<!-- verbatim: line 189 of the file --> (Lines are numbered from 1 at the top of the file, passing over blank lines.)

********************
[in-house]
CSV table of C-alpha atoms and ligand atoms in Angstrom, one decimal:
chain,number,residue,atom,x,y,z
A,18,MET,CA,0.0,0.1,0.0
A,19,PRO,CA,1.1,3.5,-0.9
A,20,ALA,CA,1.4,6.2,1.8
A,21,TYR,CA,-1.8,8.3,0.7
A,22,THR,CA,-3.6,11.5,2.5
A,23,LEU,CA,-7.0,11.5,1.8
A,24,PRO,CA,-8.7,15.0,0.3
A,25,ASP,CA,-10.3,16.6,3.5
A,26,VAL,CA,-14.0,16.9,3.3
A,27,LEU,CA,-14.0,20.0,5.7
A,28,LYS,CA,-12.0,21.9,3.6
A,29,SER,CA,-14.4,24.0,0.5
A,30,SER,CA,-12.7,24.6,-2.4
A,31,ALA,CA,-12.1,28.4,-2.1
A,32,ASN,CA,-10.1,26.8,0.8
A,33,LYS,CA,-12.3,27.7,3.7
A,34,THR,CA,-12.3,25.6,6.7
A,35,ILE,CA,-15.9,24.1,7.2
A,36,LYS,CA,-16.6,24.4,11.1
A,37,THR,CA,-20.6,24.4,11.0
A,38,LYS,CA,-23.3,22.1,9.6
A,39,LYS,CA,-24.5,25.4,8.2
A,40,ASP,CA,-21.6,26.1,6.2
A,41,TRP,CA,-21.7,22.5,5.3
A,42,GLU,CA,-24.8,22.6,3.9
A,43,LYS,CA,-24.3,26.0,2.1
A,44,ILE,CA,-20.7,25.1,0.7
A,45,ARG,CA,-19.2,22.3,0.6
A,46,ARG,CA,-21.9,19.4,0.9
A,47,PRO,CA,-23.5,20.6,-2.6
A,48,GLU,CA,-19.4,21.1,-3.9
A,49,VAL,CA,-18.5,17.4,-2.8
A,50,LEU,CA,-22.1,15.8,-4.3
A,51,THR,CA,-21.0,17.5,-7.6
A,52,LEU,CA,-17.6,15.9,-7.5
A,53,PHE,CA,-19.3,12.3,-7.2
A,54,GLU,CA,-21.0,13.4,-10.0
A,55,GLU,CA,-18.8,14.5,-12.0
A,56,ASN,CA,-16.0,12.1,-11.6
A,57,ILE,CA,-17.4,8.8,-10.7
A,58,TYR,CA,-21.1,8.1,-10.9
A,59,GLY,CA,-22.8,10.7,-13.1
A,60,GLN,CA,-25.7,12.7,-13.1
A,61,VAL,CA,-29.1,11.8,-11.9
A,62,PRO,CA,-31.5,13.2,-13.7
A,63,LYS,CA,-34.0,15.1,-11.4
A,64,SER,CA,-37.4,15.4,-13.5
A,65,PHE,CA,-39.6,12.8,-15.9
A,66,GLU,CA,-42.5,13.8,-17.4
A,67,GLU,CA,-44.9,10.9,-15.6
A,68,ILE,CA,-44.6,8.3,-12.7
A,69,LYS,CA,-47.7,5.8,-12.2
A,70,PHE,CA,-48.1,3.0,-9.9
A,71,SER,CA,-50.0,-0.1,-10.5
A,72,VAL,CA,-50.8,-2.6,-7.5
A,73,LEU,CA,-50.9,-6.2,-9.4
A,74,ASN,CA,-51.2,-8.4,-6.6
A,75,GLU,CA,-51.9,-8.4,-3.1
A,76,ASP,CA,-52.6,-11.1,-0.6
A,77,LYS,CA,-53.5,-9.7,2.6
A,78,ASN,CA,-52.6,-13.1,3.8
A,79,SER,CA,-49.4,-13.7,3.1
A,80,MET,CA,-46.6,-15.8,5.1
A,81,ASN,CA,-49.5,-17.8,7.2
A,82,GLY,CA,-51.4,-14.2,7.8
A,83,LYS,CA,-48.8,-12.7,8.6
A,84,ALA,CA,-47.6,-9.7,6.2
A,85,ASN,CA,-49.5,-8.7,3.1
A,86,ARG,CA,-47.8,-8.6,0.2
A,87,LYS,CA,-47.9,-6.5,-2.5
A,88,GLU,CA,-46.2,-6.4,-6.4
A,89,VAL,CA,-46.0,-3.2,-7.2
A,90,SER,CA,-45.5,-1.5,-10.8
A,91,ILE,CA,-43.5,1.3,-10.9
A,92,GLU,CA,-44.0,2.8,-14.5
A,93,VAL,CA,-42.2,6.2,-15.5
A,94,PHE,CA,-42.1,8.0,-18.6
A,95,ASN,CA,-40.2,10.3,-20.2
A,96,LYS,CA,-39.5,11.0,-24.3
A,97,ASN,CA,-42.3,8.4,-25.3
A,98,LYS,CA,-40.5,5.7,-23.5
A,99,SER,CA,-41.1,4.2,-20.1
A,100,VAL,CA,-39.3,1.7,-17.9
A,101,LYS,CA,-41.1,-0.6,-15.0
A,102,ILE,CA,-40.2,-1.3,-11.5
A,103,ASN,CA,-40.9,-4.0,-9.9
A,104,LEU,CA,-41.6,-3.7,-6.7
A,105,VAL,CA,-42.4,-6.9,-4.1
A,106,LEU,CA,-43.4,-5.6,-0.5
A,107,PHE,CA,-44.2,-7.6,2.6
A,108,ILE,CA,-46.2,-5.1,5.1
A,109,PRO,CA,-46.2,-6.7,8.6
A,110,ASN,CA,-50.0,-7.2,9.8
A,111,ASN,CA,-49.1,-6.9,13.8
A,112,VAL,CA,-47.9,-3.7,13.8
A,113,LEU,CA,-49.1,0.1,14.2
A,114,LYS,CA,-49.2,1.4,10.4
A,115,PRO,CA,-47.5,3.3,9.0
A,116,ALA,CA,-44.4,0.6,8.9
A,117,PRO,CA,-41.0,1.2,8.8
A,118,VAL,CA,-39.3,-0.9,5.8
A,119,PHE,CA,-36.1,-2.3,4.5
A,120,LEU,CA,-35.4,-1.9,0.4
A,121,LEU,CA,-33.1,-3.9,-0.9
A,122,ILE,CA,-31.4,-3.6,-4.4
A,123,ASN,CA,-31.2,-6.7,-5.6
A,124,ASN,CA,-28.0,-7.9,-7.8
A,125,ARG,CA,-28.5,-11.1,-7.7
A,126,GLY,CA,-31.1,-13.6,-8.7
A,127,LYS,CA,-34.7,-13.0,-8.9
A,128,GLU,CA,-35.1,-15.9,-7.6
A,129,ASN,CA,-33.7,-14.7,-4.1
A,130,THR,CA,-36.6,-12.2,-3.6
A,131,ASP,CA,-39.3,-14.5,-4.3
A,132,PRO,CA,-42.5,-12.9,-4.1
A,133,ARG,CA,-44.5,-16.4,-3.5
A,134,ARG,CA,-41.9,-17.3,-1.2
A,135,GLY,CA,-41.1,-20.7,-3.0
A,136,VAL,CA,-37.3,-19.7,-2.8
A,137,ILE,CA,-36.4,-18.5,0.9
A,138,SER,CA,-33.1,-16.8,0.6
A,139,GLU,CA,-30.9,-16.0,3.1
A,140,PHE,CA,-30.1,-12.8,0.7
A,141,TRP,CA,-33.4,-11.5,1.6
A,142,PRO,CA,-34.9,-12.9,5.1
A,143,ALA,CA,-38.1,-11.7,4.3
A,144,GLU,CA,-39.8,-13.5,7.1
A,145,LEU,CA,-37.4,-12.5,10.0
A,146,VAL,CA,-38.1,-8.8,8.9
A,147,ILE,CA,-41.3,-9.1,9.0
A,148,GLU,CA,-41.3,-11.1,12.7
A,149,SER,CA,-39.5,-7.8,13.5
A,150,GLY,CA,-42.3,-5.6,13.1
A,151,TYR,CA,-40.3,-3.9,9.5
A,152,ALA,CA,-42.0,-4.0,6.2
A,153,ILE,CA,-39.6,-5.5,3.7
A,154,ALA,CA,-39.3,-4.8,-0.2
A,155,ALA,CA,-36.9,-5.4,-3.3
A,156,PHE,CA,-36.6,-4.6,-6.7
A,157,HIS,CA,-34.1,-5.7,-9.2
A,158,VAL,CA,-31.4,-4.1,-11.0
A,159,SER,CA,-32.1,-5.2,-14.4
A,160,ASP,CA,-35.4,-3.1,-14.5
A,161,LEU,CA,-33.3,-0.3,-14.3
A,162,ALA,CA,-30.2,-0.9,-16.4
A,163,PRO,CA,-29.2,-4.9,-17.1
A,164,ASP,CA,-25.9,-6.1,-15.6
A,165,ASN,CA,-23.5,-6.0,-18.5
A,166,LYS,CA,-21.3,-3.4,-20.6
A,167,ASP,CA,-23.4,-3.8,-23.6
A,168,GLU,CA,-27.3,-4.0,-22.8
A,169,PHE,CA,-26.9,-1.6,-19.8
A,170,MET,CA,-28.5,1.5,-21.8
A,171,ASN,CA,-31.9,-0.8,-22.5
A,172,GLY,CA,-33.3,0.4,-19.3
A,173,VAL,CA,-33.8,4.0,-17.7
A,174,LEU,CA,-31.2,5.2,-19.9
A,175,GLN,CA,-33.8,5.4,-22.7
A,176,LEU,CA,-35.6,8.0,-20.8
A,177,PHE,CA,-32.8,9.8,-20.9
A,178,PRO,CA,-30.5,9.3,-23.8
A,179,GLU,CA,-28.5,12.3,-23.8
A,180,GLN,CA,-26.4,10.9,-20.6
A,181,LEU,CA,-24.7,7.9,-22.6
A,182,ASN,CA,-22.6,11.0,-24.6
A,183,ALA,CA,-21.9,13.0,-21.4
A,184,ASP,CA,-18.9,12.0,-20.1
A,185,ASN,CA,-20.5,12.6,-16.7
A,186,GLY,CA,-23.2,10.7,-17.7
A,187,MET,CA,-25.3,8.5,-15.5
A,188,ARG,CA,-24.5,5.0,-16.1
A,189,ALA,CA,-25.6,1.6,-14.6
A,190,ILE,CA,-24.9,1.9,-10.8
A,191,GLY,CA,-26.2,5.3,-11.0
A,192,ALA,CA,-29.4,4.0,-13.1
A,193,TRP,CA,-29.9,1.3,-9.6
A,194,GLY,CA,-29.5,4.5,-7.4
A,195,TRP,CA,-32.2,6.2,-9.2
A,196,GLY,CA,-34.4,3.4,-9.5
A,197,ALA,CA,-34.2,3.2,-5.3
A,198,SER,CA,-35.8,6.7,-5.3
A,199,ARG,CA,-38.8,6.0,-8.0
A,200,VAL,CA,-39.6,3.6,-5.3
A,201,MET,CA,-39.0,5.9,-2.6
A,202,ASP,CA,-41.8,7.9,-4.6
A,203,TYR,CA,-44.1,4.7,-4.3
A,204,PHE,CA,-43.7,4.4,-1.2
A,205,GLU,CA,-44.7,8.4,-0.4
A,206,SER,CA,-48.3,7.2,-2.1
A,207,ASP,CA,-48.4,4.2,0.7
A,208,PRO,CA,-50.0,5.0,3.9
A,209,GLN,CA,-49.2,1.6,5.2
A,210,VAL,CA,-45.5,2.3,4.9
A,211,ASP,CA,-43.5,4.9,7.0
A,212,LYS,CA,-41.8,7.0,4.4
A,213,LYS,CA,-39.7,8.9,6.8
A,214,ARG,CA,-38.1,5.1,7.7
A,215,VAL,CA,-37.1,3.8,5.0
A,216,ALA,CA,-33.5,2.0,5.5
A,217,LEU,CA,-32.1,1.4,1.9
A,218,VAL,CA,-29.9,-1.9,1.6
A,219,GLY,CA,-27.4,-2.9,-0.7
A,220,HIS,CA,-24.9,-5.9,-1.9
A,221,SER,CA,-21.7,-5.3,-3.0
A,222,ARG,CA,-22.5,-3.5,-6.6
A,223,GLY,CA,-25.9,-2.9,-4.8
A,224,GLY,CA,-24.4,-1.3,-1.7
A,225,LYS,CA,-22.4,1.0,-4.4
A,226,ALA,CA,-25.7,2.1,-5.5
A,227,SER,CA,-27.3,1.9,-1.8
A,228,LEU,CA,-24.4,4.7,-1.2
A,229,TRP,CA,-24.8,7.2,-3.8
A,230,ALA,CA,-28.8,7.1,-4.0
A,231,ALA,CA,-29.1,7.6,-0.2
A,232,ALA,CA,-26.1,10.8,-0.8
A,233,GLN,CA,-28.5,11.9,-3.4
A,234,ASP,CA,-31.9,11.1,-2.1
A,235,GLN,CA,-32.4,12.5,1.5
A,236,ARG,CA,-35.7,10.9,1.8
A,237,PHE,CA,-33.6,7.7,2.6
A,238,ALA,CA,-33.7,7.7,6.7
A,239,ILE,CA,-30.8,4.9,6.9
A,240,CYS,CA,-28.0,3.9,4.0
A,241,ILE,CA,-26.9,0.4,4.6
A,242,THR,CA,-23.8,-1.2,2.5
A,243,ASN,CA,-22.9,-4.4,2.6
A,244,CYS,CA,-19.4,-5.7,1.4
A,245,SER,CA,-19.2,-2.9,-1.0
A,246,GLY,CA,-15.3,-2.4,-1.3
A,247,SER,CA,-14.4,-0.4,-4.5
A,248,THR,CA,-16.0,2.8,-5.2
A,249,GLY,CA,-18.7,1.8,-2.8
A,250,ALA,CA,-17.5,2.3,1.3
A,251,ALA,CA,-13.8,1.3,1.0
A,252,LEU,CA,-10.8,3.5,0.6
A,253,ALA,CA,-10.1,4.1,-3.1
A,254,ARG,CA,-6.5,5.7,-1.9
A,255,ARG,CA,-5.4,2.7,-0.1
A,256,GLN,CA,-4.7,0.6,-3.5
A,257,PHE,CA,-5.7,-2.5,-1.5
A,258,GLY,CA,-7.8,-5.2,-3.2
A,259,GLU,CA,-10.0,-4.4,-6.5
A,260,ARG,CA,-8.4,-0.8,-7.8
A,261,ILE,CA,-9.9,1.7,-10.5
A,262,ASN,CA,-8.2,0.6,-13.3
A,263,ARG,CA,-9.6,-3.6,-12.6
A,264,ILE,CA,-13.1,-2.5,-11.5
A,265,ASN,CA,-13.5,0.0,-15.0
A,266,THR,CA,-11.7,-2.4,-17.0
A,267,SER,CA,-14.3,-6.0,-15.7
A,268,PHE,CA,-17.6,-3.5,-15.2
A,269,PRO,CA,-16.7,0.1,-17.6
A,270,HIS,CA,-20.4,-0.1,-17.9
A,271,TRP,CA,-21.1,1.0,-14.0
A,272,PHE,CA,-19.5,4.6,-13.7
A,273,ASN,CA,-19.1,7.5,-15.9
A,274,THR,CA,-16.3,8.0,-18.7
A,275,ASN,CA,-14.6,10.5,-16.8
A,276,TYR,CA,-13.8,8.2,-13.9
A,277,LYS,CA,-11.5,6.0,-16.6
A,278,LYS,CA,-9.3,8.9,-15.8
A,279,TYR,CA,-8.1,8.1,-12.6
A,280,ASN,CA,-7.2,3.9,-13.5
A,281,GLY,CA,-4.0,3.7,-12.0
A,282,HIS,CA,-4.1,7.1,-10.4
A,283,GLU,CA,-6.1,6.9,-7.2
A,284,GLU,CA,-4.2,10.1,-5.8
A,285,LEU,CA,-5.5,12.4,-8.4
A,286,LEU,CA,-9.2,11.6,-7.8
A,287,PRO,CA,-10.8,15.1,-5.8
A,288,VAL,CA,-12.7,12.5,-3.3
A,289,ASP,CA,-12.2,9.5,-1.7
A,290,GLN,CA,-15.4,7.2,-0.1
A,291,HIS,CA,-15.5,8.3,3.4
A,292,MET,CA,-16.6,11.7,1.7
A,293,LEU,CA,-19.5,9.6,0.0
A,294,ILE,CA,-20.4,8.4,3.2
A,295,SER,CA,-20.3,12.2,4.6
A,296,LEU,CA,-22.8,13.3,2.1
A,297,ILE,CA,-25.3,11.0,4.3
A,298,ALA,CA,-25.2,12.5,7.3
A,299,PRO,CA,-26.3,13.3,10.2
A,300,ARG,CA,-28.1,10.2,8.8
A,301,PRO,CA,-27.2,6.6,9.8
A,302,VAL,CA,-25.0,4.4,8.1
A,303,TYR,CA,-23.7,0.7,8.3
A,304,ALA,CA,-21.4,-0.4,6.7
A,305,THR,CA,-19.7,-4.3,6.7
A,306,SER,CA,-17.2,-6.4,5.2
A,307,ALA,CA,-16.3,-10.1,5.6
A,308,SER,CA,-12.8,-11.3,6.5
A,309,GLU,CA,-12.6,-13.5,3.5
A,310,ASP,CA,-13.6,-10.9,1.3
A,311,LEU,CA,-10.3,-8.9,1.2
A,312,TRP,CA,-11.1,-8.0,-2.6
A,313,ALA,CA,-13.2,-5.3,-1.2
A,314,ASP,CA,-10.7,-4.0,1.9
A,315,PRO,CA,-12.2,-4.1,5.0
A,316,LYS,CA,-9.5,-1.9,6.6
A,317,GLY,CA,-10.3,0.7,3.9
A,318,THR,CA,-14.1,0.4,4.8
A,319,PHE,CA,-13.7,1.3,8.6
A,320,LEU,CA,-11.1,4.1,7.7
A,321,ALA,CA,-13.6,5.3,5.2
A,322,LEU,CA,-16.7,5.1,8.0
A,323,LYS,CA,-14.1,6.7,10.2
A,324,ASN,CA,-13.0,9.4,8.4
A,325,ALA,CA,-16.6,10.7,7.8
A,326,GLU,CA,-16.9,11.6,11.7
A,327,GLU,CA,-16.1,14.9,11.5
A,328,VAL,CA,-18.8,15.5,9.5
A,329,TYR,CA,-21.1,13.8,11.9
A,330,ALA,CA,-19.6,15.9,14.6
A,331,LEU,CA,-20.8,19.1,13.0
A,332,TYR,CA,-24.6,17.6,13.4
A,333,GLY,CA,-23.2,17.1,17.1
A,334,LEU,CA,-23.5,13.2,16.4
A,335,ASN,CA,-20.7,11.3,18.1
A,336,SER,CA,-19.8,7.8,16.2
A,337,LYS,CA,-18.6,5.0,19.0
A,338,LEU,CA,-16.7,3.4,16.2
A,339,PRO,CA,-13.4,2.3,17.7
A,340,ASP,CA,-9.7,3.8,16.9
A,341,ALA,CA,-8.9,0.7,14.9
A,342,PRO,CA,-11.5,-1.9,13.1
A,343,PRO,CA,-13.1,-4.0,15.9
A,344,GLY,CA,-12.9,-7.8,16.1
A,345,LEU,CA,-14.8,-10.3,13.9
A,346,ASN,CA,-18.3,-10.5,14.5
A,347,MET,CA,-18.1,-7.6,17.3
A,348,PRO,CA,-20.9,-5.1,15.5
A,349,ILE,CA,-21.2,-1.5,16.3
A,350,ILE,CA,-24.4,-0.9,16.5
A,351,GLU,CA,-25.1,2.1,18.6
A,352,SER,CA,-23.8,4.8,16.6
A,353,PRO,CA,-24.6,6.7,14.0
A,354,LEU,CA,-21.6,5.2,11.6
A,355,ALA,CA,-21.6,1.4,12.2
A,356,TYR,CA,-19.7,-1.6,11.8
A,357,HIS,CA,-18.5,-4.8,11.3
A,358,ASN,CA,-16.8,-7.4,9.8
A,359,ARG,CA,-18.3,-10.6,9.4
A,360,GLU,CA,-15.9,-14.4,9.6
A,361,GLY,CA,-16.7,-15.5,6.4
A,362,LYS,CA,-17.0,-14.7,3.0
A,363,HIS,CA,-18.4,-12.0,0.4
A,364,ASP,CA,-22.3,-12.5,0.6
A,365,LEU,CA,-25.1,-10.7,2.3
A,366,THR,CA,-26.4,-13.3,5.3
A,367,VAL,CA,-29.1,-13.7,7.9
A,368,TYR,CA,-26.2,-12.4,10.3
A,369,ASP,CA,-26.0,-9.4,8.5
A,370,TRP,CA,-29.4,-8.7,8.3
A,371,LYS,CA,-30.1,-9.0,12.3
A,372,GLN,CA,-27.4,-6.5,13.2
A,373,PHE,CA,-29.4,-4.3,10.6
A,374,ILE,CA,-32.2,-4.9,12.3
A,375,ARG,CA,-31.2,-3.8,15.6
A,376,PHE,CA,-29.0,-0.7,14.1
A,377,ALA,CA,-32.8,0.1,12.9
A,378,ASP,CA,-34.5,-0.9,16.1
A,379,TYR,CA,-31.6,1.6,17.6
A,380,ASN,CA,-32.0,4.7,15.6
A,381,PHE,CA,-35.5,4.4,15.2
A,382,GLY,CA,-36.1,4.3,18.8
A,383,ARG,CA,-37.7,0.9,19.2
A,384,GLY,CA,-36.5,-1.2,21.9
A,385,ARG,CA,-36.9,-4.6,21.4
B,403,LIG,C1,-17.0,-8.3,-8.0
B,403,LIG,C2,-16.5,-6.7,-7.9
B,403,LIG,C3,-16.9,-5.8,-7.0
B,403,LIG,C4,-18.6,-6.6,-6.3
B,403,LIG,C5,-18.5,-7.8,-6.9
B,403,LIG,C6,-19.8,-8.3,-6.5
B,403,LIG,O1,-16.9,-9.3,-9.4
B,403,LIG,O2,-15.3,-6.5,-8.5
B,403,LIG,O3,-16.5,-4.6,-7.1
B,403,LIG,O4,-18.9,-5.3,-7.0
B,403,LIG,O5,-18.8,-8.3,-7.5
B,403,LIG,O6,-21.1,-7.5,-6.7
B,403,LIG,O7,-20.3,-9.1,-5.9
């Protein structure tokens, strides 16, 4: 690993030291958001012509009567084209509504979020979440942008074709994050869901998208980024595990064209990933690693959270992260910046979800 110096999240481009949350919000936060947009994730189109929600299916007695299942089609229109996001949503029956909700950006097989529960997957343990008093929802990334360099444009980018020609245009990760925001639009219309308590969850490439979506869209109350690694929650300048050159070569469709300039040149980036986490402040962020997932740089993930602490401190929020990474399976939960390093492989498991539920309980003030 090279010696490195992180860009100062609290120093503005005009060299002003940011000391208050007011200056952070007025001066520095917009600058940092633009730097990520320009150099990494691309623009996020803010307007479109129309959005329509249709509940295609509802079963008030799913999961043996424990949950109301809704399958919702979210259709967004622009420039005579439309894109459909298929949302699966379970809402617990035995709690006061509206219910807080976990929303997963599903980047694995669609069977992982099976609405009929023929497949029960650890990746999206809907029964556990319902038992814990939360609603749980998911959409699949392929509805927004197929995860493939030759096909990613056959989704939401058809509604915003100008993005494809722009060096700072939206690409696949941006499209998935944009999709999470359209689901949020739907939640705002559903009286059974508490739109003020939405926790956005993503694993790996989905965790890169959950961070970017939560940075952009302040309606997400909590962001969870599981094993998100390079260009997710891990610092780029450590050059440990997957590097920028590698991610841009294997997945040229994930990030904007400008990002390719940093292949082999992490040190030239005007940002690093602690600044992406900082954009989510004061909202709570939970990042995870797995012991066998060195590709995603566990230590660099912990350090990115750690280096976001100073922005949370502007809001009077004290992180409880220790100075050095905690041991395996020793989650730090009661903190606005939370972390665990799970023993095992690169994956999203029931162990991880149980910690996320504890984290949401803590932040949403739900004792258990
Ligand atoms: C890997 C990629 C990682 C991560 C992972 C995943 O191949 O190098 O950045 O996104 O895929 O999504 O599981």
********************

A,203,TYR,CA,-44.1,4.7,-4.3